May the Government Force You to Print Ideological Materials You Don’t Want to Print?

That’s the question brewing in Lexington, Kentucky. The Gay and Lesbian Services Organization has filed the following complaint with the Lexington Human Rights Commission (paragraph breaks added):

The Pride Festival committee of the Gay and Lesbian Services Organization (GLSO) received a quote from Hands On Originals in December by phone (from an employee named Kaleb) to produce t-shirts for the 5th annual Pride Festival in Lexington. The quote from Hands On Originals was the lowest bid from a local company, and the committee intended to move forward with having them produce shirts. However, a committee member first called the business with the intention of finding out whether any lower price could be negotiated. He reached someone there who asked who he had previously talked to. At that moment, he could not remember their name, and when the name “Blaine” was suggested, he agreed. Numerous phone messages back and forth were exchanged before the committee member was finally able to speak with Blaine, who represented himself as an owner of Hands On Originals.

His inquiries were related to what the GLSO was, what our mission was, and what we were promoting. The committee member explained, including that the t-shirt would only contain a stylized number “5″ on the front and the name of the festival, and sponsors on the rear.

When Blaine learned that it was a gay pride festival, he asked, “You know we’re a Christian organization, don’t you?” He then continued on to say that Hands On Originals would not print shirts related to a gay pride festival. He suggested that he could refer us to a different business who would print the shirts. Our committee member told them he would take that offer to the board, but that he felt that we would not want to do business with anyone who did business with Hands On Originals, based on their discrimination.

On March 25th, the GLSO board met in emergency session and agreed to file a complaint with the HRC under the Lexington Fairness Ordinance.

Here, by the way, is Blaine Adamson’s side of the story, which seems factually consistent with the GLSO’s allegations.

1. It seems to me that Hands On Originals didn’t violate the ordinance. The ordinance does, among other things, ban public accommodations discrimination based on sexual orientation (cf. Ky. Rev. Stat. § 344.120 and Ky. Rev. Stat. § 344.130, which it incorporates by reference), and Kentucky public accommodations discrimination law would cover T-shirt shops (since it covers “any place, store, or other establishment, either licensed or unlicensed, which supplies goods or services to the general public or which solicits or accepts the patronage or trade of the general public”). But it defines “sexual orientation” to “mean an individual’s actual or imputed heterosexuality, homosexuality, or bisexuality.”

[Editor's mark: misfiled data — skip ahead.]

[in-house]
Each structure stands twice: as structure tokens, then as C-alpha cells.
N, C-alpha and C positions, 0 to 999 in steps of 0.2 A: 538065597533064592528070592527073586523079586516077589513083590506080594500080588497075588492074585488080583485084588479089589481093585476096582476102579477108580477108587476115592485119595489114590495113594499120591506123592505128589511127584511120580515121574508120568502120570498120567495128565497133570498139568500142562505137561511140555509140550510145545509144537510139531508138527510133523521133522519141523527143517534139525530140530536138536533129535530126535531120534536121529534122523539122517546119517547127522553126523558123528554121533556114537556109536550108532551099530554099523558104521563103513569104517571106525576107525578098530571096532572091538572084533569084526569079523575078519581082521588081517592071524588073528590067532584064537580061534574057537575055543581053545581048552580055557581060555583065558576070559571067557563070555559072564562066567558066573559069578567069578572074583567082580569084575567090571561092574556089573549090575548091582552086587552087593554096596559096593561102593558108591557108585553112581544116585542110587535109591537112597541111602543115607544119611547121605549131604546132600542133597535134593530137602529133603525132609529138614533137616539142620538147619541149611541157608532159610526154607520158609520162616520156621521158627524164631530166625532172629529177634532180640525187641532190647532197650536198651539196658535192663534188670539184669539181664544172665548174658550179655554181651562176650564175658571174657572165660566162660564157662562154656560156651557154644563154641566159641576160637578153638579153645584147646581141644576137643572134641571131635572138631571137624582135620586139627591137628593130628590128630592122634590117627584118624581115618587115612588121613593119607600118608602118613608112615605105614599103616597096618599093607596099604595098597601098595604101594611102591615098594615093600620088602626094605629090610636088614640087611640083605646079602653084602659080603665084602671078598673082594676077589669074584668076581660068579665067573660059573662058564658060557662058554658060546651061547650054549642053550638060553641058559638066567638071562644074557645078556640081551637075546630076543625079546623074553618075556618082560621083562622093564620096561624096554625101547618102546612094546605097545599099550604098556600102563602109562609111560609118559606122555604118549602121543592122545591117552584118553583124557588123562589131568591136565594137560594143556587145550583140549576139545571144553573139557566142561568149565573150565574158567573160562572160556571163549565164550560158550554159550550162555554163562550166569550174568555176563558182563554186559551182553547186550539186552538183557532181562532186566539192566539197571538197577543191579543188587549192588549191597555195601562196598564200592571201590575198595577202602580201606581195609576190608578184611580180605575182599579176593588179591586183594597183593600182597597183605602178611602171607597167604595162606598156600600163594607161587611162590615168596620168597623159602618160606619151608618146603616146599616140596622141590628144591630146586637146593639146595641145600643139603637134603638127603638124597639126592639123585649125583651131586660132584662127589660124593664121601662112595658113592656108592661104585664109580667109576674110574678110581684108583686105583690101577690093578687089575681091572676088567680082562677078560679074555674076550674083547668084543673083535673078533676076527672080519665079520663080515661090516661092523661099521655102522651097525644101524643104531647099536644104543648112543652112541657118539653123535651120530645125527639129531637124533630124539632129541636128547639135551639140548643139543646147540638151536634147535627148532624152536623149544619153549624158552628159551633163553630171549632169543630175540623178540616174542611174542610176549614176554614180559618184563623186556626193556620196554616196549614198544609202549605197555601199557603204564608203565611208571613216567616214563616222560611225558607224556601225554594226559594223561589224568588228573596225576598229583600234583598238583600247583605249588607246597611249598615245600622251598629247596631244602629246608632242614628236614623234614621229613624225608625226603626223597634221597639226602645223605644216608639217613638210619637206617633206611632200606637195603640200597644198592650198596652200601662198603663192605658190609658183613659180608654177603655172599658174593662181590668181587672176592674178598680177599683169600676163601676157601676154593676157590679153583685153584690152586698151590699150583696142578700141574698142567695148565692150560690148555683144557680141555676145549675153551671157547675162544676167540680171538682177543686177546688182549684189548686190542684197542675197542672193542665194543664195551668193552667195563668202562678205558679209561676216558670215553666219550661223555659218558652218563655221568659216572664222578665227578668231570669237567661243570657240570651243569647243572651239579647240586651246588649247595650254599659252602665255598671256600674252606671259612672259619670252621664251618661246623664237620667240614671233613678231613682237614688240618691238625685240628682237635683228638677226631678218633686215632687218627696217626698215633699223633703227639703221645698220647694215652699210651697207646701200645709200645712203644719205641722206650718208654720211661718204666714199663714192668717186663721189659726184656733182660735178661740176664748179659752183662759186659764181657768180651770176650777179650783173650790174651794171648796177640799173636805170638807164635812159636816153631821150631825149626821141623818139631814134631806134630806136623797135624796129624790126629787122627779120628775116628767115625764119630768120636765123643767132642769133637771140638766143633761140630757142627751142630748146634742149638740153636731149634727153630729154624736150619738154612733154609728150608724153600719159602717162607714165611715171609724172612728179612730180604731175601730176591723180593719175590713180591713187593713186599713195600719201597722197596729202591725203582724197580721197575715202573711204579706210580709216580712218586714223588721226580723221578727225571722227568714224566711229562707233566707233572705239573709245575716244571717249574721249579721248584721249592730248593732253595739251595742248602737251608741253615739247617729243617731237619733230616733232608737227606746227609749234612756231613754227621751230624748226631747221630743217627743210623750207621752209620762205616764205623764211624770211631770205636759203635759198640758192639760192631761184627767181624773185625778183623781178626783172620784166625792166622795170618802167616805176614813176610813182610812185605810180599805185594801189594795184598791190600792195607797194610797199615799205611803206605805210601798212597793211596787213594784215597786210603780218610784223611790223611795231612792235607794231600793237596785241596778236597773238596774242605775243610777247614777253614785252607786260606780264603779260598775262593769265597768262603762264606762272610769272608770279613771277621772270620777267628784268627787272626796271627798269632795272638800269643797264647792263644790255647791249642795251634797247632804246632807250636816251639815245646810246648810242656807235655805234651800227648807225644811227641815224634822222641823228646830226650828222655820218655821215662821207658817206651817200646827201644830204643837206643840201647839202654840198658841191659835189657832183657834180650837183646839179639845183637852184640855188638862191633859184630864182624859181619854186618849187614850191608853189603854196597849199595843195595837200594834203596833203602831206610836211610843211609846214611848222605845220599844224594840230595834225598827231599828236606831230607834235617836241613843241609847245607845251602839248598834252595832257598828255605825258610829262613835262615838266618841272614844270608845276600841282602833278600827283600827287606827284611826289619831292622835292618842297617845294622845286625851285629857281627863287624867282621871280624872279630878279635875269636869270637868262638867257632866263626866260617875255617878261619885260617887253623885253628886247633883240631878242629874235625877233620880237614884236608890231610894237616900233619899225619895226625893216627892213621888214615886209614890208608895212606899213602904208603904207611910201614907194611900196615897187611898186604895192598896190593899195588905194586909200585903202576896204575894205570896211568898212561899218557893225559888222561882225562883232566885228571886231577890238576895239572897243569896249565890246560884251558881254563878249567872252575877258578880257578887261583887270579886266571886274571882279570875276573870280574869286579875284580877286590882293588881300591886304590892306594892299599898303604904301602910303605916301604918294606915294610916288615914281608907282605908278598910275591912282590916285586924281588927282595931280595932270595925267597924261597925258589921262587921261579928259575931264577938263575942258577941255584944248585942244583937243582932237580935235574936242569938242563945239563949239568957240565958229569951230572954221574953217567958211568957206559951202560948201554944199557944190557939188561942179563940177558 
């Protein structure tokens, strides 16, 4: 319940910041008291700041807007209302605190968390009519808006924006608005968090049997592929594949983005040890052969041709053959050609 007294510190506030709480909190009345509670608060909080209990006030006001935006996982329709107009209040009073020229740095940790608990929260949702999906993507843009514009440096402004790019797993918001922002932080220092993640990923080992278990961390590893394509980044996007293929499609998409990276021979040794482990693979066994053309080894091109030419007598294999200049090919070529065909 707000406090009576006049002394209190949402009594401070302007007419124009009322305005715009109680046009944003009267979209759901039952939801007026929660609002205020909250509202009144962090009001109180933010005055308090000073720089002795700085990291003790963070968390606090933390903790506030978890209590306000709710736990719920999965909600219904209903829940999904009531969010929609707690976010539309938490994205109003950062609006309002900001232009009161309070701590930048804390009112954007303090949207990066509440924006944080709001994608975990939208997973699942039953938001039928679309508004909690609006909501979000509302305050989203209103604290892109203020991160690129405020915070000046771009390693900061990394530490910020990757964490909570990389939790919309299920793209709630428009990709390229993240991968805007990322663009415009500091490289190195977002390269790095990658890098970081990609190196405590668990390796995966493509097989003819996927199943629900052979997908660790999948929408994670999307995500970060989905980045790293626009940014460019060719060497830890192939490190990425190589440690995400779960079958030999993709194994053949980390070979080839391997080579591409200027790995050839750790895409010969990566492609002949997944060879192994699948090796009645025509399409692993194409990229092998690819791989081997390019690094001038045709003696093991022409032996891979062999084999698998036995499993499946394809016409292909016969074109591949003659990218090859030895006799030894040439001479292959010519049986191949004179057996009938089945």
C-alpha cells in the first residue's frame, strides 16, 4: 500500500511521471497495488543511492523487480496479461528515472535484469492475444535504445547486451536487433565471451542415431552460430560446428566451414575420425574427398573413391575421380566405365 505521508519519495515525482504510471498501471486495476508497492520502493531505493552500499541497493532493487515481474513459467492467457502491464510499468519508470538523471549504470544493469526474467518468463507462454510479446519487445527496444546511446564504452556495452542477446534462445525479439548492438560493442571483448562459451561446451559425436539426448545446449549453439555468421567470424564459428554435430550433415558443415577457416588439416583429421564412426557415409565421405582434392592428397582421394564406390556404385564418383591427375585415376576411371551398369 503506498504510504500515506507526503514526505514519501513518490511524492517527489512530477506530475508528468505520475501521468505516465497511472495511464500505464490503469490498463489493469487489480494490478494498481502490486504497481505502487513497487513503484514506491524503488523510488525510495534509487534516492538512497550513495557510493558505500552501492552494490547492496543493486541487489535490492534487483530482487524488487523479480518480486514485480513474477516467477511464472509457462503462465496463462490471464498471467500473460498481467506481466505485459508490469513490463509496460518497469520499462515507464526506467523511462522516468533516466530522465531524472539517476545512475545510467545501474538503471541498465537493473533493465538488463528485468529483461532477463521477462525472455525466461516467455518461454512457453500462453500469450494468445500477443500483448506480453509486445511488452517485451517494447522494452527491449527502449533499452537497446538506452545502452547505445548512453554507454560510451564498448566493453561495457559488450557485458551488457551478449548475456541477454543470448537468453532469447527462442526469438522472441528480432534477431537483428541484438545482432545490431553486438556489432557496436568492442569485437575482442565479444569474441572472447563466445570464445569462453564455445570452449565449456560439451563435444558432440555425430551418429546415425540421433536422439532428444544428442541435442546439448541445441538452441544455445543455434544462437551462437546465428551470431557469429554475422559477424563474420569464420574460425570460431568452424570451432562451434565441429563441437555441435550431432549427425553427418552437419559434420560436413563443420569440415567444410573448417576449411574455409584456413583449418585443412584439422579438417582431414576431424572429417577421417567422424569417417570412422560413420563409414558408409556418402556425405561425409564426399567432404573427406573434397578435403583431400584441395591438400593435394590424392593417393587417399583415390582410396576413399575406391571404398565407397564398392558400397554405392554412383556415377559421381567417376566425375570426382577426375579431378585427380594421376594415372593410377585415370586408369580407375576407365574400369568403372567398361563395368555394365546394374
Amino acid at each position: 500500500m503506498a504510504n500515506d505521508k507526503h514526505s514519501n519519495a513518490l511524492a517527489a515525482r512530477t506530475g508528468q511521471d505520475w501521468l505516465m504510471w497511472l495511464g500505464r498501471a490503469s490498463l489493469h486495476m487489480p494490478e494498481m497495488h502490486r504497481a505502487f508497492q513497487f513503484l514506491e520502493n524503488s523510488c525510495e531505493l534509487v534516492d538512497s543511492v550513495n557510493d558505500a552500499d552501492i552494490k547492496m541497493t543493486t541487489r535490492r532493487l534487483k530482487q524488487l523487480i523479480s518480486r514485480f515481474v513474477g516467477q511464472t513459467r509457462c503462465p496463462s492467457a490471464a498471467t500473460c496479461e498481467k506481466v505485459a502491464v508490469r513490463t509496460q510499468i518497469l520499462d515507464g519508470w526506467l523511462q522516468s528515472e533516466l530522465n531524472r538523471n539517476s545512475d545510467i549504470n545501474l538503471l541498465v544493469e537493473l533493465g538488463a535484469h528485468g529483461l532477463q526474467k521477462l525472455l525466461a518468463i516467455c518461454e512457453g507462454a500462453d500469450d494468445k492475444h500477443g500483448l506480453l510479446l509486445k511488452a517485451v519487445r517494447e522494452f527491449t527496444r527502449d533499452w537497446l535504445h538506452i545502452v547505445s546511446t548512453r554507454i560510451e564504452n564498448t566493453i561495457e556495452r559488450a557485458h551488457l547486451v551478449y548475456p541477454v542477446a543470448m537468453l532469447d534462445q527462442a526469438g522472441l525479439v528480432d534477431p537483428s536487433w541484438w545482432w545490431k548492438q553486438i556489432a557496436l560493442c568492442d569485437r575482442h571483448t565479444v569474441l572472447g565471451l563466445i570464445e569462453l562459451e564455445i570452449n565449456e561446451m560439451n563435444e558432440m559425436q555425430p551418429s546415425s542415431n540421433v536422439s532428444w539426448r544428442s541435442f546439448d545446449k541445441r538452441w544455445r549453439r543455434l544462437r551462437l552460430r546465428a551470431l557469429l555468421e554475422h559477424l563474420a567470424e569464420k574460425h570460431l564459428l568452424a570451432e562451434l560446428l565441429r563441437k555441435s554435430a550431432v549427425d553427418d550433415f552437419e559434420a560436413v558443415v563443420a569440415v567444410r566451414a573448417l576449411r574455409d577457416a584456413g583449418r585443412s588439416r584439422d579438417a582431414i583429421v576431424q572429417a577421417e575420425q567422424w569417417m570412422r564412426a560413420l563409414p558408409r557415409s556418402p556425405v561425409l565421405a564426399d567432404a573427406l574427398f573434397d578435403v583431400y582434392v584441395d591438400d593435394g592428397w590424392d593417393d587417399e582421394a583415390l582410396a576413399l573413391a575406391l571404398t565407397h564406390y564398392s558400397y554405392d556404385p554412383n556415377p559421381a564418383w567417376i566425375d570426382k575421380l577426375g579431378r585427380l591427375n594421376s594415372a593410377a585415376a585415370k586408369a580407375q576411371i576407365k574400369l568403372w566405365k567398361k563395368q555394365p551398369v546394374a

Hands On Originals was apparently discriminating based on the message on the T-shirt (“He then continued on to say that Hands On Originals would not print shirts related to a gay pride festival”), not based on the sexual orientation of the individual who called in the order, or of other individuals in GLSO. That doesn’t seem to be discrimination based on “an individual’s actual or imputed heterosexuality, homosexuality, or bisexuality,” and is thus not barred by the Ordinance.

2. But even if the Ordinance does prohibit what Hands On Originals did (for instance, if it’s interpreted the way Massachusetts courts interpreted the public accommodations ordinance in Hurley v. Irish-American Gay, Lesbian & Bisexual Group (1995)), then the Ordinance unconstitutionally compels speech, because it requires printers to print material that they do not want to print. Abood v. Detroit Bd. of Ed. (1977) and Keller v. State Bar (1990) reaffirmed that the government generally may not compel someone to give over money to a private or even quasi-public entity when that money will be used for political or ideological speech. (There is an exception for when the government is acting as employer or regulator of the bar, and the compulsory payments are germane to the collective bargaining functions of a union or a bar association, but that does not apply here.) If so, then requiring someone to actually physically print political or ideological speech is an even clearer First Amendment violation.